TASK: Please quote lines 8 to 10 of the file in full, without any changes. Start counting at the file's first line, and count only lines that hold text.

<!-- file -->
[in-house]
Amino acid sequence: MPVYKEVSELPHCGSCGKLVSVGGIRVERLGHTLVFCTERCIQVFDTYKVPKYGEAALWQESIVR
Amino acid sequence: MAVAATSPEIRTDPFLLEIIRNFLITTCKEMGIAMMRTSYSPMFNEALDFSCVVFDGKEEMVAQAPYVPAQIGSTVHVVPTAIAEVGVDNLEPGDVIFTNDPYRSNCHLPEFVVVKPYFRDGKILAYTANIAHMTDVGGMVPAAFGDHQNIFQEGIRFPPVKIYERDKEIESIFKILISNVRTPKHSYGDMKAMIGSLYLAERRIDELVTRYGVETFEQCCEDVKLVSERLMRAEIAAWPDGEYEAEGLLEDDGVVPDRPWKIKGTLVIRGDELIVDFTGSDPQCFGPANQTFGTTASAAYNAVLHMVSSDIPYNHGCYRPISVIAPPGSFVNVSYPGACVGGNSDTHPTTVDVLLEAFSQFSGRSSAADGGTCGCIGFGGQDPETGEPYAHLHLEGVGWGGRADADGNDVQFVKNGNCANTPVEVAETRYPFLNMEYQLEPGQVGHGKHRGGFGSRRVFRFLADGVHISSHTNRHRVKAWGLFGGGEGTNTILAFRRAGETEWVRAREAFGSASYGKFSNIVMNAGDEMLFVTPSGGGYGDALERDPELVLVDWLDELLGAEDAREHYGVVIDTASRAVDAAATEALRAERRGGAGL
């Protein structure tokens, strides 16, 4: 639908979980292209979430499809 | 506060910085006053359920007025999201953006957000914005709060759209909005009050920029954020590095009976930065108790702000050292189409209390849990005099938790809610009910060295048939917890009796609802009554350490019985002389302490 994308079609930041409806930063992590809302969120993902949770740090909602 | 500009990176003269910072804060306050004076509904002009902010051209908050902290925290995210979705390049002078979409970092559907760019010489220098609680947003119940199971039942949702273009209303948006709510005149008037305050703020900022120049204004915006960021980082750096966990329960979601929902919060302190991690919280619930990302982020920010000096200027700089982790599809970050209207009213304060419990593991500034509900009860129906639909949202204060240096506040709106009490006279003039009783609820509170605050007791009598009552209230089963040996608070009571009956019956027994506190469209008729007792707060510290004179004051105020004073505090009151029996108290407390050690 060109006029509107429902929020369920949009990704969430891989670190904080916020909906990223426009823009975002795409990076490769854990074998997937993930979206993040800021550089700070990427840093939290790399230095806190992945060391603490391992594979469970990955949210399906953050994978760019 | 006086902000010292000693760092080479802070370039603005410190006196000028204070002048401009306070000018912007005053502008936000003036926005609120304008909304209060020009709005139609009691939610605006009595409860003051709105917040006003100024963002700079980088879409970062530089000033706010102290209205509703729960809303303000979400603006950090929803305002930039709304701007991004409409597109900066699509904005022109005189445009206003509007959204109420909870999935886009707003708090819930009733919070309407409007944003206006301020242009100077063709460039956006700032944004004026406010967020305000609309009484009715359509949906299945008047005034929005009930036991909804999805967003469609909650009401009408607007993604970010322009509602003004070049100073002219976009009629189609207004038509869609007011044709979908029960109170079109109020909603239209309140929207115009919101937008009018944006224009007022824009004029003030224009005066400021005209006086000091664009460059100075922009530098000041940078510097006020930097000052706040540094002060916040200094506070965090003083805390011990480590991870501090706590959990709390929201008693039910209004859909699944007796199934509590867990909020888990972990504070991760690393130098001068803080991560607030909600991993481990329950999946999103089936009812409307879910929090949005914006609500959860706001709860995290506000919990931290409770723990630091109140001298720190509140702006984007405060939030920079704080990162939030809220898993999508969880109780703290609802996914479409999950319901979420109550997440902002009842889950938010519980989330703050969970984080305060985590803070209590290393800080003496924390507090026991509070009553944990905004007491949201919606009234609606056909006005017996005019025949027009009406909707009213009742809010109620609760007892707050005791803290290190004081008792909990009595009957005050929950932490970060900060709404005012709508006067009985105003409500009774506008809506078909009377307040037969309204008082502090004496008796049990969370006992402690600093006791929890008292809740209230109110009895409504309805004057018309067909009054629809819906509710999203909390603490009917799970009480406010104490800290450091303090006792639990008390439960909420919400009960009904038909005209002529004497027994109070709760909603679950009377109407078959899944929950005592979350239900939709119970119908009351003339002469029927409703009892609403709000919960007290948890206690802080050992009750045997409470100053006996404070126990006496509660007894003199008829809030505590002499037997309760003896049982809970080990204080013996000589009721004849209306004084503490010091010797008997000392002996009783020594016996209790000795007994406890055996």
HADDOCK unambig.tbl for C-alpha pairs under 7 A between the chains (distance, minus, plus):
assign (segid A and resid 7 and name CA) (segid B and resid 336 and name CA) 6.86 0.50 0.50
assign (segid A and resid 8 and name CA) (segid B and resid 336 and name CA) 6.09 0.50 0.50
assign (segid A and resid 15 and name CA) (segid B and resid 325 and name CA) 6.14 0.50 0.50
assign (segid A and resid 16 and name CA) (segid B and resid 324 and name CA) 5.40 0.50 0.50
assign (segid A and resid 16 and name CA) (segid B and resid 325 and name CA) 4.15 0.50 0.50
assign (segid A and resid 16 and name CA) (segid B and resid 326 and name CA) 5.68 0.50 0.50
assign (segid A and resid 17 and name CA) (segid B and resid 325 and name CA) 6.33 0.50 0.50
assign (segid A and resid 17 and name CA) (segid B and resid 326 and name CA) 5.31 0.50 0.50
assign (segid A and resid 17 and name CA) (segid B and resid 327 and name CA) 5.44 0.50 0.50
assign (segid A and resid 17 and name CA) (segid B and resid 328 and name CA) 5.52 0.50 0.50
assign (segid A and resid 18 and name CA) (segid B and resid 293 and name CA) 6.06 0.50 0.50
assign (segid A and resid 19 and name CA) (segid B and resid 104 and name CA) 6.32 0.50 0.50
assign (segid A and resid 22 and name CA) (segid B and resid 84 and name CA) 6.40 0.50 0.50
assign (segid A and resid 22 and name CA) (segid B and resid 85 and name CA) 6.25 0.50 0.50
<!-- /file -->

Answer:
assign (segid A and resid 15 and name CA) (segid B and resid 325 and name CA) 6.14 0.50 0.50
assign (segid A and resid 16 and name CA) (segid B and resid 324 and name CA) 5.40 0.50 0.50
assign (segid A and resid 16 and name CA) (segid B and resid 325 and name CA) 4.15 0.50 0.50